What’s the difference between Documentary and Drama when you’re developing a Transmedia Storyworld?

I am often asked this question, so here’s a breakdown of the core Storyworld concept for both factual and fictional scenarios. Plus a look at what is the same and what is different.

Transmedia Storyworld: Fact and Fiction

Rewind to the Start

You know a Storyworld is a modern technique for expanding the world of story beyond the usual limits of traditional media formats?

So Storyworld’s are key in developing cohesive interactive transmedia experiences.

In the simplest way – a Storyworld is an expansion of your linear media programme, film or book – to a fuller and rounder world of stories. The reason Storyworld’s work incredibly well in this day and age is that they help create lots more content and entry points for the audience.

This in turn opens up new business opportunities in distribution and platform exploitation.

TIP: It will always help for you to keep the premise of your Storyworld a simple one. Here’s a documentary example: “Personal memories of growing up in post-war Liverpool.” People’s Stories.

Storyworld Development

There are many aspects to a Storyworld. Ideally, you should document and develop your ideas into a Storyworld Bible, in which you can detail the main linear story (if there is one) plus other key traits.

The following list needs to be well covered for both factual and fictional Storyworld’s.

  • Locations
  • Society
  • Science/Technology
  • Society
  • Themes/Myths
  • Timeline
  • Characters

Obviously, for fiction you have to author this material and for factual you must only document what is there.

So in general, Storyworld’s for fact and fiction require the same kind of content.

Self-Imposed Limits

A technique you should use (for both drama and documentary) is “limitation”. This is an important Storyworld Development Technique that imposes a boundary on the world of your story.

Without this boundary, the process of Storyworld Development will be too chaotic and infinite to be useful.

With the boundary in place, you will focus only on the important aspects and concentrate your efforts on bringing them to life.

TIP: You may find it useful especially for drama based Storyworld content to work first on a location for your story to exist in and expand the Transmedia content out within the borders of that place. For example this Storyworld from an award winning interactive future noir film: “A northern European city where the action for a cop in the modern device crime unit takes place only at night.” Crimeface.

Vive La Difference

So what is different between drama and documentary Storyworlds?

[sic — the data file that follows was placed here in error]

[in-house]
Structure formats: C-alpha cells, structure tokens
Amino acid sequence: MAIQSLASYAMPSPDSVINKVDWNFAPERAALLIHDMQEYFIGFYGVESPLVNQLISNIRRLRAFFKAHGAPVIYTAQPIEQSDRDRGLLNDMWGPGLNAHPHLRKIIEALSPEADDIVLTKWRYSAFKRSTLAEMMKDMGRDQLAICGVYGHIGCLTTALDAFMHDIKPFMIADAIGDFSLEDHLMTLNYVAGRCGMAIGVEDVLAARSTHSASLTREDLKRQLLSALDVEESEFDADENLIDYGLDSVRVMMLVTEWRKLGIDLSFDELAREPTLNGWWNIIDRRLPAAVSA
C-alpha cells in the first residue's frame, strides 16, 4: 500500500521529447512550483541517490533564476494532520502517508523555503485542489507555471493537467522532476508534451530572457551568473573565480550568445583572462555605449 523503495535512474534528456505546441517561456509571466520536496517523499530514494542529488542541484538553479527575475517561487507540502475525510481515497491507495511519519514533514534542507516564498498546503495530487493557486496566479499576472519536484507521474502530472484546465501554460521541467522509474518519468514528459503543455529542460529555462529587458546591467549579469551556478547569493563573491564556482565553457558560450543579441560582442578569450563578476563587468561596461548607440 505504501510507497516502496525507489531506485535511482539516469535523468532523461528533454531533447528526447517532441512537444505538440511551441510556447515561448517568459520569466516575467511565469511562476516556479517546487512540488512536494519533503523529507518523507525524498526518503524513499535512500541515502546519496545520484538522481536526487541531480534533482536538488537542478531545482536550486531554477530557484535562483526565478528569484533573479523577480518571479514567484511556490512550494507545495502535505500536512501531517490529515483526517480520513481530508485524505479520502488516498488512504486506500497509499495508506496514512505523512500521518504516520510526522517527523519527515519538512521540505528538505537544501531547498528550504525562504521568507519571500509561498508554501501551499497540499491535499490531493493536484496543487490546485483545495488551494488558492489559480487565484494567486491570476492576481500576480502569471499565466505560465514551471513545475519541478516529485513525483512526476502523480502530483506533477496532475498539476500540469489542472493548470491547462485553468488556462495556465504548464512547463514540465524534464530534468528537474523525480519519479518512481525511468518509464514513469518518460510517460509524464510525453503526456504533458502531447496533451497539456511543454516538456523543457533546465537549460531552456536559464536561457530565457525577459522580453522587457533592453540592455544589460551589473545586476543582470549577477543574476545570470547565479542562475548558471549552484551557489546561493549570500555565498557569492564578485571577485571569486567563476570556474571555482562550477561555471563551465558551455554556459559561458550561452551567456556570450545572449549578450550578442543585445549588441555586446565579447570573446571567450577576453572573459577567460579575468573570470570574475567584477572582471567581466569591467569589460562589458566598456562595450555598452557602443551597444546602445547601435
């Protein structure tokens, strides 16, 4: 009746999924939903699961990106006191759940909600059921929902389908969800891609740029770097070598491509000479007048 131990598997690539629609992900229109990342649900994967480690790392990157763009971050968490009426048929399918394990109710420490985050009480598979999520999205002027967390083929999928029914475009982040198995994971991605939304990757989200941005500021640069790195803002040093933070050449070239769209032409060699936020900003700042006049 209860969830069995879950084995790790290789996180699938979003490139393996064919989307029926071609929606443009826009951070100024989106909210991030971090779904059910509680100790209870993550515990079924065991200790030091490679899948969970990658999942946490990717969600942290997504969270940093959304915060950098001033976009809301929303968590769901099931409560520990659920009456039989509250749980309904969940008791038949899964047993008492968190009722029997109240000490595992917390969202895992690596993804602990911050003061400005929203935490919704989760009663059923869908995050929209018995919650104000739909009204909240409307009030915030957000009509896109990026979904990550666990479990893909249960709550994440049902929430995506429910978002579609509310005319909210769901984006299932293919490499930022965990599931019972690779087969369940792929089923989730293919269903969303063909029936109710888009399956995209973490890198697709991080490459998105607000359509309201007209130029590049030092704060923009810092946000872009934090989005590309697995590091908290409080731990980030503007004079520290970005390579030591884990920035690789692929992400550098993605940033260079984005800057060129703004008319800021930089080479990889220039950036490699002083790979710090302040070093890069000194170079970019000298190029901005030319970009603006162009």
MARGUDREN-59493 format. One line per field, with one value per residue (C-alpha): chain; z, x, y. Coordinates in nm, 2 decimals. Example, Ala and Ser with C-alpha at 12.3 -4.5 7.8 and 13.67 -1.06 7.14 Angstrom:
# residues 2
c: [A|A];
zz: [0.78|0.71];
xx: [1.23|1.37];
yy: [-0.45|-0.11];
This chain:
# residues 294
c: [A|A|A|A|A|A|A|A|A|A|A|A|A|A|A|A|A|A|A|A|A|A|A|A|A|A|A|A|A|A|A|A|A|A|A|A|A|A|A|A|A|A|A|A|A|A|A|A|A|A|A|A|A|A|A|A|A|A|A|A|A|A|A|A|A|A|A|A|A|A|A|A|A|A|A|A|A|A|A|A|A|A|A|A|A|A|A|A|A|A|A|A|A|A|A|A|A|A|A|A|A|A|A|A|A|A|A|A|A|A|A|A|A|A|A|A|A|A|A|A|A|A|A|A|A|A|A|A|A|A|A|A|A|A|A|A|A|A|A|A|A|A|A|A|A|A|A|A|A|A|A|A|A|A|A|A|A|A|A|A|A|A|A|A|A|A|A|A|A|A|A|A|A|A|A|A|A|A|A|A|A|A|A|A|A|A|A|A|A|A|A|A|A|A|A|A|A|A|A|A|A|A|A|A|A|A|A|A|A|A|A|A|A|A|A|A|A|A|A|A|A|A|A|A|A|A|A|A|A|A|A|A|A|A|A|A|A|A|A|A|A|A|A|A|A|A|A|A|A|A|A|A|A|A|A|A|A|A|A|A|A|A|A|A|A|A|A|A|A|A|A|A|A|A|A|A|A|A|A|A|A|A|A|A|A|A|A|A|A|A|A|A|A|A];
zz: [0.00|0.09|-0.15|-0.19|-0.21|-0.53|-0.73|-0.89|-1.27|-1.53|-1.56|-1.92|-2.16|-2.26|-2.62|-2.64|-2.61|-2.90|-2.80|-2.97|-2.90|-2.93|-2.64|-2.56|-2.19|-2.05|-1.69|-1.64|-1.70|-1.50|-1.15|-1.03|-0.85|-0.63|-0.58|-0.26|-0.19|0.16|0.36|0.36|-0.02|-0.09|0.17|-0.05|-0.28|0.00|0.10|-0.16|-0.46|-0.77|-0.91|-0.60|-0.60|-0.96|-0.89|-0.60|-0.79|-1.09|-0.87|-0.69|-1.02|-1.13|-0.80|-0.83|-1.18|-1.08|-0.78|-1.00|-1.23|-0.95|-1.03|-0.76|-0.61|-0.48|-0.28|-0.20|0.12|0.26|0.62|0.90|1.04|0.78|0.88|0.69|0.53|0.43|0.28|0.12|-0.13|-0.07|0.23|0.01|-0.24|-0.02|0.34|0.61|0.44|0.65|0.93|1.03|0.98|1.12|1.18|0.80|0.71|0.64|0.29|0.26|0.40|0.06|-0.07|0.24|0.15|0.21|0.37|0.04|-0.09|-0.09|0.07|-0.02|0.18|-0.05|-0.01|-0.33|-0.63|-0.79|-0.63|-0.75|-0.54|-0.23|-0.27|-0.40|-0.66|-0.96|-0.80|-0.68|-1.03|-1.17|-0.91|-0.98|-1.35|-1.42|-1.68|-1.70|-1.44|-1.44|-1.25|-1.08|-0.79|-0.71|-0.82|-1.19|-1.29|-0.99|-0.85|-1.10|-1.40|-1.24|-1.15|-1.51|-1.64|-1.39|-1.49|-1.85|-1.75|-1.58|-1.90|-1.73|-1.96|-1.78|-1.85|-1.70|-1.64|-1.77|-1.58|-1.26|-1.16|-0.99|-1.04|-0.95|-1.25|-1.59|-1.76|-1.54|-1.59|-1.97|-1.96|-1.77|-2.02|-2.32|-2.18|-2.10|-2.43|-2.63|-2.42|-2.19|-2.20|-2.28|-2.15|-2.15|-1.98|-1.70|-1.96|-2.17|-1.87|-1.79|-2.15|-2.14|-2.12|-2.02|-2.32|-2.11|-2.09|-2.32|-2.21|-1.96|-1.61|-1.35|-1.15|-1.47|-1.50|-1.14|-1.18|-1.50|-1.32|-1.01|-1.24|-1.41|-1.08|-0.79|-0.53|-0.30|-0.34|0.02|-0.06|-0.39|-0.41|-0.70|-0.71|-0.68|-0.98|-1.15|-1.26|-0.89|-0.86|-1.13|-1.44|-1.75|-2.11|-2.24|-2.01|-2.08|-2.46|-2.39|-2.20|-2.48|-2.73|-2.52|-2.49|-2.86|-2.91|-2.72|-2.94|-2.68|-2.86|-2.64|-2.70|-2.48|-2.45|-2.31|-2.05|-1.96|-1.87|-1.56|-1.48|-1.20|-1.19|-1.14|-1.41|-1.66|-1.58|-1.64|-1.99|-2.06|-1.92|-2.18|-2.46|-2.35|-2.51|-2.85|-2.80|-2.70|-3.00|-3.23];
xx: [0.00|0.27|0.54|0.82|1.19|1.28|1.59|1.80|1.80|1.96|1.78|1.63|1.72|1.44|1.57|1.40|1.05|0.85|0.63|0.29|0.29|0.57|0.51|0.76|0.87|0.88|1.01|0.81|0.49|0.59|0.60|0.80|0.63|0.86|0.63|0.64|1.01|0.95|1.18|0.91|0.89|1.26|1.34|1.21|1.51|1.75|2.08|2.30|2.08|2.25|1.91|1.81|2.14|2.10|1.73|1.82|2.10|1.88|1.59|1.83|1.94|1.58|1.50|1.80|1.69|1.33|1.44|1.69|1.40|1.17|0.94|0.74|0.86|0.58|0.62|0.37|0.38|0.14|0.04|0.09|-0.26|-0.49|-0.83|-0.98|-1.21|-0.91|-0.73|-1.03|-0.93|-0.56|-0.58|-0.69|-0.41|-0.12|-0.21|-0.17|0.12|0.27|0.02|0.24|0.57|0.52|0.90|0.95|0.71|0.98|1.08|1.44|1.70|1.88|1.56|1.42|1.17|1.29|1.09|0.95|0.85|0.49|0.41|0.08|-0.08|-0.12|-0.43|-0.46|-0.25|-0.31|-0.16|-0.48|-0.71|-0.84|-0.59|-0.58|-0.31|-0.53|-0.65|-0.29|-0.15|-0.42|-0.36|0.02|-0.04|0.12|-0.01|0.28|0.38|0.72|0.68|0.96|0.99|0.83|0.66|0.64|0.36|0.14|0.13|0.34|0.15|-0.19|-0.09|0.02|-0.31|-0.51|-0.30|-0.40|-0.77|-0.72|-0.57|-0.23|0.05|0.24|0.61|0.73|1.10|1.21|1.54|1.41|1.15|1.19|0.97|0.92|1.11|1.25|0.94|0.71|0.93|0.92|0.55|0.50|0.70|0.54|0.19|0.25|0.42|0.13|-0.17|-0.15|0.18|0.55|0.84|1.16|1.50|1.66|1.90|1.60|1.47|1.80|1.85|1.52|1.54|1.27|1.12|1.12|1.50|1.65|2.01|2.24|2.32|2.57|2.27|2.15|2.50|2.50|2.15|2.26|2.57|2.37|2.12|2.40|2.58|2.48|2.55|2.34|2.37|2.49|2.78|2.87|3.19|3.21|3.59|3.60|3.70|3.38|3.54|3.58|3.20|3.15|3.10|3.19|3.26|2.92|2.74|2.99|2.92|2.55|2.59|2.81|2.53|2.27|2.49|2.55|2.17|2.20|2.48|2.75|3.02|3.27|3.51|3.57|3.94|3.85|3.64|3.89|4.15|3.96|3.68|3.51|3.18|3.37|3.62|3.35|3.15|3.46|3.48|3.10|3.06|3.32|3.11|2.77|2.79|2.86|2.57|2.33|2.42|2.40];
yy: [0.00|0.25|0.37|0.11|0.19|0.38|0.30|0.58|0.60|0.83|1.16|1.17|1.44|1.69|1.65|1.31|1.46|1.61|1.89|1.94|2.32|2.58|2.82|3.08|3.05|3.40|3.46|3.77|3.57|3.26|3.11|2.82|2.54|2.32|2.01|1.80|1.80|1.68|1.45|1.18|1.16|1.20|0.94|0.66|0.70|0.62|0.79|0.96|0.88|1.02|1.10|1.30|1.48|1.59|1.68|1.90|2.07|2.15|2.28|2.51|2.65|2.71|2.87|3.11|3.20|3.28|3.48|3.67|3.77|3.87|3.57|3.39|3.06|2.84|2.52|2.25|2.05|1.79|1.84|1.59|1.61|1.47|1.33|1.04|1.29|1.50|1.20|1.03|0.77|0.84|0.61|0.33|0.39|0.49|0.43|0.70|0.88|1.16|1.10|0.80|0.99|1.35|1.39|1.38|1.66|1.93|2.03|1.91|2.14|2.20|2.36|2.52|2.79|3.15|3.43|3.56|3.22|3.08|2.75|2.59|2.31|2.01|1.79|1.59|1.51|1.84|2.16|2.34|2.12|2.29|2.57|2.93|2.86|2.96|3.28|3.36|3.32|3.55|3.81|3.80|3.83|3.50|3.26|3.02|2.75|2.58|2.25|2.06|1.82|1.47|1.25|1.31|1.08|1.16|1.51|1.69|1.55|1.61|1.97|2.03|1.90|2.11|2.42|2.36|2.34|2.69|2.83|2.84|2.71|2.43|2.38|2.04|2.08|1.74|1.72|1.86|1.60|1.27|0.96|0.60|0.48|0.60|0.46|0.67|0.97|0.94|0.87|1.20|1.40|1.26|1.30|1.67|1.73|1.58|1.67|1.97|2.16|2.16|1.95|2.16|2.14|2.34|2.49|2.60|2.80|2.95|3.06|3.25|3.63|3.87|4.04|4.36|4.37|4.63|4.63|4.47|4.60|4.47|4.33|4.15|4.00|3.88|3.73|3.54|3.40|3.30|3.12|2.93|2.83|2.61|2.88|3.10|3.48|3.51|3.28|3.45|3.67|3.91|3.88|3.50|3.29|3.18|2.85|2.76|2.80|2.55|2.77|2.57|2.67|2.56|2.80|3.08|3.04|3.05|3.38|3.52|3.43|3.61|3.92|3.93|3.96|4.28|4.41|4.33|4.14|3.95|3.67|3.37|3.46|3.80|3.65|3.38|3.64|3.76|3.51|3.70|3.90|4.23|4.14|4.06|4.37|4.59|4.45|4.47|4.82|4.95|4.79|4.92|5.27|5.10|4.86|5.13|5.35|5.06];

In the majority of cases the only difference is between the genres of fact and fiction – the real and the made up.

And in general, within modern media there is a blurring of the lines between fact and fiction. Access to technology only increases this blur.

So it’s less black and white – more dark grey and light grey.

You can see that interactive Documentaries generally use less platforms than interactive drama. For example:

  • People’s Stories – Web and mobile
  • NFB web documentaries – Flash (and sometimes TV)
  • Prison Valley – Flash and TV

Perhaps it’s because in the defining of a documentary “truth” within the newish scenario of multiplatform delivery there is a certain level of focus required.

Whereas interactive Drama is often much more expansive, matching the imagination of author and audience:

  • The Alexander Wilson Project – Web, games, merchandise, live event, fan content
  • Why So Serious – Film, ARG, cake(!), web, mobile, live event, fan content
  • Heroes – TV, web, comic, web, toys, ARG

TIP: Fictional Transmedia doesn’t have to be real but the fictional Storyworld needs its own reality.

A Future of Truth and Lies

Things are moving fast so I fully expect whatever notions I write today to be changing tomorrow.

I believe the real fascination of Transmedia and interactive storytelling is the way that audiences engage and contribute. The way they interpret and make the story in their minds (as they have always done) is updated today and energised by new technology. And who doesn’t like their story to have surprises and new twists?

Allowing the audience to make up part of the story and then publish for all to share is a new thing and is tremendously rewarding for creators and audience alike.

Do you remember the World Without Oil ARG? That was unusual: a fictional ARG drama based on real issues that mattered to people.

And on People’s Stories, we created a documentary scenario where the public could add their own real experiences to those of an exceptionally talented film maker. And it did make more than the sum of its parts.


Please add your thoughts and any example projects from factual and fictional Transmedia into the comments below!


About the author

I run Bellyfeel which gives me the opportunity to develop innovations in media, education and entertainment, plus exploring the future of storytelling. More here...

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